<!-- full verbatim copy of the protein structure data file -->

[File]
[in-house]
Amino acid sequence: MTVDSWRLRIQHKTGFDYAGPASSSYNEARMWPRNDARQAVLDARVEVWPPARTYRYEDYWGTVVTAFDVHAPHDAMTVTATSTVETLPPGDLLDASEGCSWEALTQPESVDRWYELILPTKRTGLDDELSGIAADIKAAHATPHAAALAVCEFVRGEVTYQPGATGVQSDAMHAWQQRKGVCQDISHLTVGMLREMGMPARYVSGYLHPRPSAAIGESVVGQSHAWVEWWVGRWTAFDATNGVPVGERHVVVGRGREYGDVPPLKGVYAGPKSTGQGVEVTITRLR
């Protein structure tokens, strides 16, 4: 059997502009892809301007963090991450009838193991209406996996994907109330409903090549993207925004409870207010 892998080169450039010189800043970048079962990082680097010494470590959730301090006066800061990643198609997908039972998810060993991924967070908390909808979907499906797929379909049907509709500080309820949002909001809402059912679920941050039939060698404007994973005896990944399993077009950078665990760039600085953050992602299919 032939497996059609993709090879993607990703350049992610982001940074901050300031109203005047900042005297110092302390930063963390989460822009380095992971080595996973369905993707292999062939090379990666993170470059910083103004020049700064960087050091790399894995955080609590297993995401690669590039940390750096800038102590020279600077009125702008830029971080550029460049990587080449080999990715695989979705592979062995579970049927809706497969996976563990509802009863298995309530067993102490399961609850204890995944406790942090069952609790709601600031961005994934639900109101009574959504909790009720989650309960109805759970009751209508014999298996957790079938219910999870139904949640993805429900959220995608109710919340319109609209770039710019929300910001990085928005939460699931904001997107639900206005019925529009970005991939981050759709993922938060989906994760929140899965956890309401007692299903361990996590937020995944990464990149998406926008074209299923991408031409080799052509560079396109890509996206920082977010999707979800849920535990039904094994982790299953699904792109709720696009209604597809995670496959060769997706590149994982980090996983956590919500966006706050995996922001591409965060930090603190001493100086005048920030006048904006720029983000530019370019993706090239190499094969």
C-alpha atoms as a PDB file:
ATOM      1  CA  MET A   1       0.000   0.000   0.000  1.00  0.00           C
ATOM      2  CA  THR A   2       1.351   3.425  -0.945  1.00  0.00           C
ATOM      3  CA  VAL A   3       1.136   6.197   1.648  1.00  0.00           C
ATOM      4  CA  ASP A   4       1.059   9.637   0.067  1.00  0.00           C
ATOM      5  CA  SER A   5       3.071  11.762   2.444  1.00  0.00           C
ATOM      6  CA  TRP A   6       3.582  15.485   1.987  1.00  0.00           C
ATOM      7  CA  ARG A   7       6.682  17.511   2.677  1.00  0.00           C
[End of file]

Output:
[in-house]
Amino acid sequence: MTVDSWRLRIQHKTGFDYAGPASSSYNEARMWPRNDARQAVLDARVEVWPPARTYRYEDYWGTVVTAFDVHAPHDAMTVTATSTVETLPPGDLLDASEGCSWEALTQPESVDRWYELILPTKRTGLDDELSGIAADIKAAHATPHAAALAVCEFVRGEVTYQPGATGVQSDAMHAWQQRKGVCQDISHLTVGMLREMGMPARYVSGYLHPRPSAAIGESVVGQSHAWVEWWVGRWTAFDATNGVPVGERHVVVGRGREYGDVPPLKGVYAGPKSTGQGVEVTITRLR
């Protein structure tokens, strides 16, 4: 059997502009892809301007963090991450009838193991209406996996994907109330409903090549993207925004409870207010 892998080169450039010189800043970048079962990082680097010494470590959730301090006066800061990643198609997908039972998810060993991924967070908390909808979907499906797929379909049907509709500080309820949002909001809402059912679920941050039939060698404007994973005896990944399993077009950078665990760039600085953050992602299919 032939497996059609993709090879993607990703350049992610982001940074901050300031109203005047900042005297110092302390930063963390989460822009380095992971080595996973369905993707292999062939090379990666993170470059910083103004020049700064960087050091790399894995955080609590297993995401690669590039940390750096800038102590020279600077009125702008830029971080550029460049990587080449080999990715695989979705592979062995579970049927809706497969996976563990509802009863298995309530067993102490399961609850204890995944406790942090069952609790709601600031961005994934639900109101009574959504909790009720989650309960109805759970009751209508014999298996957790079938219910999870139904949640993805429900959220995608109710919340319109609209770039710019929300910001990085928005939460699931904001997107639900206005019925529009970005991939981050759709993922938060989906994760929140899965956890309401007692299903361990996590937020995944990464990149998406926008074209299923991408031409080799052509560079396109890509996206920082977010999707979800849920535990039904094994982790299953699904792109709720696009209604597809995670496959060769997706590149994982980090996983956590919500966006706050995996922001591409965060930090603190001493100086005048920030006048904006720029983000530019370019993706090239190499094969």
C-alpha atoms as a PDB file:
ATOM      1  CA  MET A   1       0.000   0.000   0.000  1.00  0.00           C
ATOM      2  CA  THR A   2       1.351   3.425  -0.945  1.00  0.00           C
ATOM      3  CA  VAL A   3       1.136   6.197   1.648  1.00  0.00           C
ATOM      4  CA  ASP A   4       1.059   9.637   0.067  1.00  0.00           C
ATOM      5  CA  SER A   5       3.071  11.762   2.444  1.00  0.00           C
ATOM      6  CA  TRP A   6       3.582  15.485   1.987  1.00  0.00           C
ATOM      7  CA  ARG A   7       6.682  17.511   2.677  1.00  0.00           C